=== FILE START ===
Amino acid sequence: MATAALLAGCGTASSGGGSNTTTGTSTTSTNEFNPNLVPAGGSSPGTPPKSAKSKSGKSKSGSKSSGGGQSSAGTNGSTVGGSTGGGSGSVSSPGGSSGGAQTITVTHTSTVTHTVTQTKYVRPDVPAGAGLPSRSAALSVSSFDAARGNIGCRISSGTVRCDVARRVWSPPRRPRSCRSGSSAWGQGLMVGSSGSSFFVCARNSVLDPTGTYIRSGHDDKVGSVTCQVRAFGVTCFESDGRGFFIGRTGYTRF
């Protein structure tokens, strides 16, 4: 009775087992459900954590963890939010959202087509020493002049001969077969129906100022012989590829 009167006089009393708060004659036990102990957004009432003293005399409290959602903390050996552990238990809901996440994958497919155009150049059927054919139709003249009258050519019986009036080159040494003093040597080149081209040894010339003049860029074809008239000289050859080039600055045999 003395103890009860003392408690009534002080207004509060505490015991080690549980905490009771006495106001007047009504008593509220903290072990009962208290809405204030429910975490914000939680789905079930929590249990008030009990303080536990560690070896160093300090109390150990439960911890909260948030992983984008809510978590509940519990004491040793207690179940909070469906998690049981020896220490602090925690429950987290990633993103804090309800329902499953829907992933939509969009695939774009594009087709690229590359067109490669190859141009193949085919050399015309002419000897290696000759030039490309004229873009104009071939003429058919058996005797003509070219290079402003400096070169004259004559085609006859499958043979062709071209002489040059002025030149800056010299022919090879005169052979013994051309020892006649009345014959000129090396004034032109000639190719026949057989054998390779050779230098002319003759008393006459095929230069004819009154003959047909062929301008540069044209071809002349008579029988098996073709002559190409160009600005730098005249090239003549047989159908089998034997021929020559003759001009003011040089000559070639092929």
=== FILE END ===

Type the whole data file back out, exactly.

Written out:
Amino acid sequence: MATAALLAGCGTASSGGGSNTTTGTSTTSTNEFNPNLVPAGGSSPGTPPKSAKSKSGKSKSGSKSSGGGQSSAGTNGSTVGGSTGGGSGSVSSPGGSSGGAQTITVTHTSTVTHTVTQTKYVRPDVPAGAGLPSRSAALSVSSFDAARGNIGCRISSGTVRCDVARRVWSPPRRPRSCRSGSSAWGQGLMVGSSGSSFFVCARNSVLDPTGTYIRSGHDDKVGSVTCQVRAFGVTCFESDGRGFFIGRTGYTRF
């Protein structure tokens, strides 16, 4: 009775087992459900954590963890939010959202087509020493002049001969077969129906100022012989590829 009167006089009393708060004659036990102990957004009432003293005399409290959602903390050996552990238990809901996440994958497919155009150049059927054919139709003249009258050519019986009036080159040494003093040597080149081209040894010339003049860029074809008239000289050859080039600055045999 003395103890009860003392408690009534002080207004509060505490015991080690549980905490009771006495106001007047009504008593509220903290072990009962208290809405204030429910975490914000939680789905079930929590249990008030009990303080536990560690070896160093300090109390150990439960911890909260948030992983984008809510978590509940519990004491040793207690179940909070469906998690049981020896220490602090925690429950987290990633993103804090309800329902499953829907992933939509969009695939774009594009087709690229590359067109490669190859141009193949085919050399015309002419000897290696000759030039490309004229873009104009071939003429058919058996005797003509070219290079402003400096070169004259004559085609006859499958043979062709071209002489040059002025030149800056010299022919090879005169052979013994051309020892006649009345014959000129090396004034032109000639190719026949057989054998390779050779230098002319003759008393006459095929230069004819009154003959047909062929301008540069044209071809002349008579029988098996073709002559190409160009600005730098005249090239003549047989159908089998034997021929020559003759001009003011040089000559070639092929």